The Independent Inquiry into Child Sexual Abuse (IISCA), set to publish their final report next year, has found astounding failures in the way that major religious groups have handled child sex abuse allegations.
This follows previous investigations into the Church of England and the Catholic Church, which we have previously discussed on our blog.
The report examined evidence from 38 Religious groups, including Christianity, Orthodox Judaism and Islam.
This evidence showed that leaders often discourage the reporting of abuse to protect the reputations of themselves, their community or others in positions of authority.
Victim blaming is another reason for under-reporting, which projects fault onto the child and can have consequences for their ability to marry, the honour of their family and community reputation.
For instance, the report found that in one case a young girl was raped at a ‘house mosque’ between the ages of 8 and 11. When she disclosed the abuse she was called a ‘slag’ by others in the community.
Another example highlighted the story of a 12-year-old girl who was sexually abused by a church volunteer. When she found the courage to disclose the abuse, the church minister said that the abuser was ‘valued’ and that he was ‘not innocent until proven guilty.’
Professor Alexis Jay, chairwoman of the inquiry, has spoken out about the hypocrisy of such practices. She states that religious organisations should protect the innocent and vulnerable, yet the inquiry reveals that their practices are in direct conflict with this mission.
Many religious groups also put children at risk by refusing to openly discuss matters of sexuality, allowing religious leaders to abuse their power, misusing the concept of forgiveness and allowing men to dominate leadership.
The effects of this are exacerbated by patchy or non-existent safeguarding policies and support for survivors of abuse.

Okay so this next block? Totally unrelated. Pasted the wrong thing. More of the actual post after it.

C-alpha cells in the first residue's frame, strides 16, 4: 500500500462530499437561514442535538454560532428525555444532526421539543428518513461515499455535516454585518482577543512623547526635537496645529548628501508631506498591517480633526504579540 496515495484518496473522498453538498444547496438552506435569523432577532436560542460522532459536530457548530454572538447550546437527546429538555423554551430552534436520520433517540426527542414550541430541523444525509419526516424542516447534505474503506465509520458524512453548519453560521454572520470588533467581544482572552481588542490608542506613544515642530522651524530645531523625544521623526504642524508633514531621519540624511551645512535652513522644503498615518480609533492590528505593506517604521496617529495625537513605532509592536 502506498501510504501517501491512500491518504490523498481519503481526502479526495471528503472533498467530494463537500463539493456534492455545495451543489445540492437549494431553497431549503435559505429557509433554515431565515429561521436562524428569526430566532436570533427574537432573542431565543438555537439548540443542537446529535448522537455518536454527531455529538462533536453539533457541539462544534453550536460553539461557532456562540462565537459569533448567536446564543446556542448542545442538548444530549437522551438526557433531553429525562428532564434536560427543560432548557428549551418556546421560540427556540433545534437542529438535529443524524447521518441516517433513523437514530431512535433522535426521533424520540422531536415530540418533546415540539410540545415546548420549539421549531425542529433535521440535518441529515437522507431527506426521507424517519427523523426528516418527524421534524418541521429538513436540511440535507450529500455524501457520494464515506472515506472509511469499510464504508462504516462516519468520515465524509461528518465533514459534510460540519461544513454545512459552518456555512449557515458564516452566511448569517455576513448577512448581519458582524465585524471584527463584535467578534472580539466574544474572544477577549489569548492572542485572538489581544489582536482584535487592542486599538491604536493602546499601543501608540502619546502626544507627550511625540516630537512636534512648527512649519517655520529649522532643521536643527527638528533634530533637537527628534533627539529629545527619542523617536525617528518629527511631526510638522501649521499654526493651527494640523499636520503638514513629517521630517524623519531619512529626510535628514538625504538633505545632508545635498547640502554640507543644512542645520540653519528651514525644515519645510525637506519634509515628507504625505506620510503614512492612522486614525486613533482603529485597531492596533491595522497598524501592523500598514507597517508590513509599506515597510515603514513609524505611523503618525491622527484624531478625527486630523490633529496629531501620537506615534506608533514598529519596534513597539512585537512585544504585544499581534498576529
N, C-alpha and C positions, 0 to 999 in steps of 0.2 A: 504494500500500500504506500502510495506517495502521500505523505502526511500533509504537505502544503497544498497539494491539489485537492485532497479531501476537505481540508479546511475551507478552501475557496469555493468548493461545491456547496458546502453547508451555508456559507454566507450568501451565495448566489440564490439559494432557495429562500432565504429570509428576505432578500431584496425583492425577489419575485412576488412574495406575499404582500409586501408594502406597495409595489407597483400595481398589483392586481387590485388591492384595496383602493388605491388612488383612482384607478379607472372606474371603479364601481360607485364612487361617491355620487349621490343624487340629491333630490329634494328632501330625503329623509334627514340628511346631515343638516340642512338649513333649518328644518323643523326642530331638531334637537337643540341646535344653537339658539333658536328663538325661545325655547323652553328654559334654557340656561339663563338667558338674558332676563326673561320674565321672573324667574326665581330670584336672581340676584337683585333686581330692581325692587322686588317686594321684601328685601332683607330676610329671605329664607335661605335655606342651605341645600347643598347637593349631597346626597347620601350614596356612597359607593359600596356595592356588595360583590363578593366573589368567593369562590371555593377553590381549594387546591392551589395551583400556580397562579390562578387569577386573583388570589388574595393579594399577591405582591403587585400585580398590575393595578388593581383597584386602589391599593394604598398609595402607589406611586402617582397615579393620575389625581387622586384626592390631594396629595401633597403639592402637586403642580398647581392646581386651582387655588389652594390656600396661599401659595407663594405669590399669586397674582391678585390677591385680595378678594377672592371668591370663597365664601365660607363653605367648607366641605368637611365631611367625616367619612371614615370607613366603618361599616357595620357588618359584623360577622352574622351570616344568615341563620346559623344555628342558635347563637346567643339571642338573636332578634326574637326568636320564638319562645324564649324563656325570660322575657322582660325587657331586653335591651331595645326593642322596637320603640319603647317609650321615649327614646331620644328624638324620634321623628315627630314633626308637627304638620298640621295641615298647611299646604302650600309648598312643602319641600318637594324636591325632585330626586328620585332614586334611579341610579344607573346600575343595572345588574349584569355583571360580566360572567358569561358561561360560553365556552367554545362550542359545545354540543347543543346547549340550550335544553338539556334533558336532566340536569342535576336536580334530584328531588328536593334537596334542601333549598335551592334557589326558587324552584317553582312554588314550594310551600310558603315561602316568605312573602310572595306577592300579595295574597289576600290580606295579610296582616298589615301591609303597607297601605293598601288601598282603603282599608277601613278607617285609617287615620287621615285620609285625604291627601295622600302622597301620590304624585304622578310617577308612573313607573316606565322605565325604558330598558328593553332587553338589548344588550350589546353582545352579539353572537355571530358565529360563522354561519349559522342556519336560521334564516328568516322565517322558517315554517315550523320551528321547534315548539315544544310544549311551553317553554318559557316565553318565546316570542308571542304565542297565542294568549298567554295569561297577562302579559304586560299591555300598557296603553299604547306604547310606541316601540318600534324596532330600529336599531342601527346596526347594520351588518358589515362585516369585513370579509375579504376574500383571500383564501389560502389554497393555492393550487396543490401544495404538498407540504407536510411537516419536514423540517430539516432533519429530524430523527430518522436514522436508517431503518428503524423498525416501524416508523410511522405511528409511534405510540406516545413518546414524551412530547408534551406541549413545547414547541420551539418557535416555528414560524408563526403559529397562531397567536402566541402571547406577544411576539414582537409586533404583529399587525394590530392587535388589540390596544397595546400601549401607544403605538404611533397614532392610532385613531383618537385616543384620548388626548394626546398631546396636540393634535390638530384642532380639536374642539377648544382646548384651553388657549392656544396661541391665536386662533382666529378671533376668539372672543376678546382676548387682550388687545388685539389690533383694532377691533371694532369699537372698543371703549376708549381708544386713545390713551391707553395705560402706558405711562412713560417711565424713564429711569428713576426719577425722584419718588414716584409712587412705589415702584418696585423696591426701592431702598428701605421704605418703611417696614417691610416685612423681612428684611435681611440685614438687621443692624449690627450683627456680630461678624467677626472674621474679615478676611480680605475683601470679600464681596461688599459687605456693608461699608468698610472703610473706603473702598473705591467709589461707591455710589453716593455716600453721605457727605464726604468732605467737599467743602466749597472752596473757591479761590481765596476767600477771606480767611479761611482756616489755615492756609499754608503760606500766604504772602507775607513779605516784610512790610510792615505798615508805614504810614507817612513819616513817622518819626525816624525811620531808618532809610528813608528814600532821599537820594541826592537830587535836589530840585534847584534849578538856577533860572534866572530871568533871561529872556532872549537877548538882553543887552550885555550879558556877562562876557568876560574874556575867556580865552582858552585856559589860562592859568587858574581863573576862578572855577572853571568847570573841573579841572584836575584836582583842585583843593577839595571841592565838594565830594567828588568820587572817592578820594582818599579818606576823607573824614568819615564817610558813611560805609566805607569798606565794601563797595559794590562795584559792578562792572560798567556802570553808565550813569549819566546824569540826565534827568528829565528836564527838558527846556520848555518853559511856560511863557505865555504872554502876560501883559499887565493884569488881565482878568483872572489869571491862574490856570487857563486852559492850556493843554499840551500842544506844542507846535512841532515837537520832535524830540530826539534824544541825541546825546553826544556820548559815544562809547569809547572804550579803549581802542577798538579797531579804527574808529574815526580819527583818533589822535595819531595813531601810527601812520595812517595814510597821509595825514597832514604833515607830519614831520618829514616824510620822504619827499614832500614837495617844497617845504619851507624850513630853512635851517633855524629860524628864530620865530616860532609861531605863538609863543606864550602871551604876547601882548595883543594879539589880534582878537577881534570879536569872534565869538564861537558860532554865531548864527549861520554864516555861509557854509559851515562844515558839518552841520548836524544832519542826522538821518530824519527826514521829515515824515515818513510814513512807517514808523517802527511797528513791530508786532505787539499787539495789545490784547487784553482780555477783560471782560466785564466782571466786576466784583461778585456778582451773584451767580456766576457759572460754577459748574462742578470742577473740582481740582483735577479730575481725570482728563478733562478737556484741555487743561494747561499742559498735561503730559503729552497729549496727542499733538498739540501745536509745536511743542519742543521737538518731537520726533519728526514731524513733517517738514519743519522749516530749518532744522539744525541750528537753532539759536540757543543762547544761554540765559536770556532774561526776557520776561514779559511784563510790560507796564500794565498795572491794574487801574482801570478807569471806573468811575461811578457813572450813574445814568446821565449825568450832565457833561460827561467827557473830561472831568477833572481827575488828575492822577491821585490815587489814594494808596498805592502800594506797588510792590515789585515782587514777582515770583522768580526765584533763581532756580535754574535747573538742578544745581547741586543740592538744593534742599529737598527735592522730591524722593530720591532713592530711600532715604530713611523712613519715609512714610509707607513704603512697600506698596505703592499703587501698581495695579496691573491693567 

For instance, the inquiry found that a biblical rule within the Jehovah’s Witness community requires two witnesses of the alleged abuse to come forward before it can be considered by elders. This fails to reflect the fact that most abuse is perpetrated in the absence of witnesses. It is easy to see how child abuse is allowed to thrive with such rules in operation.
The report is the 16th in 3 ½ years and with each one, the IISCA further reveals the extent of the horrific child abuse that has been allowed to continue within British Society for years.
At Farleys, we have acted for many individuals who have been abused as children at the hands of religious groups and leaders. As highlighted by the IISCA, organisations often cover up abuse and ignore cries for help, which can worsen suffering for survivors.
Thankfully, many avenues of support are available for survivors of child abuse. Our accredited team of solicitors have successfully pursued significant damages for survivors, helping them to explore ways to deal with their childhood experiences.
If you or someone you know has suffered abuse within a religious organisation, Farleys Solicitors are here to help. We have a specialist team who deal with these types of matter and pride themselves on treating clients with sensitivity and compassion. To make an initial enquiry, please contact our abuse line on 0330 134 6430, by email or via the chat function below.
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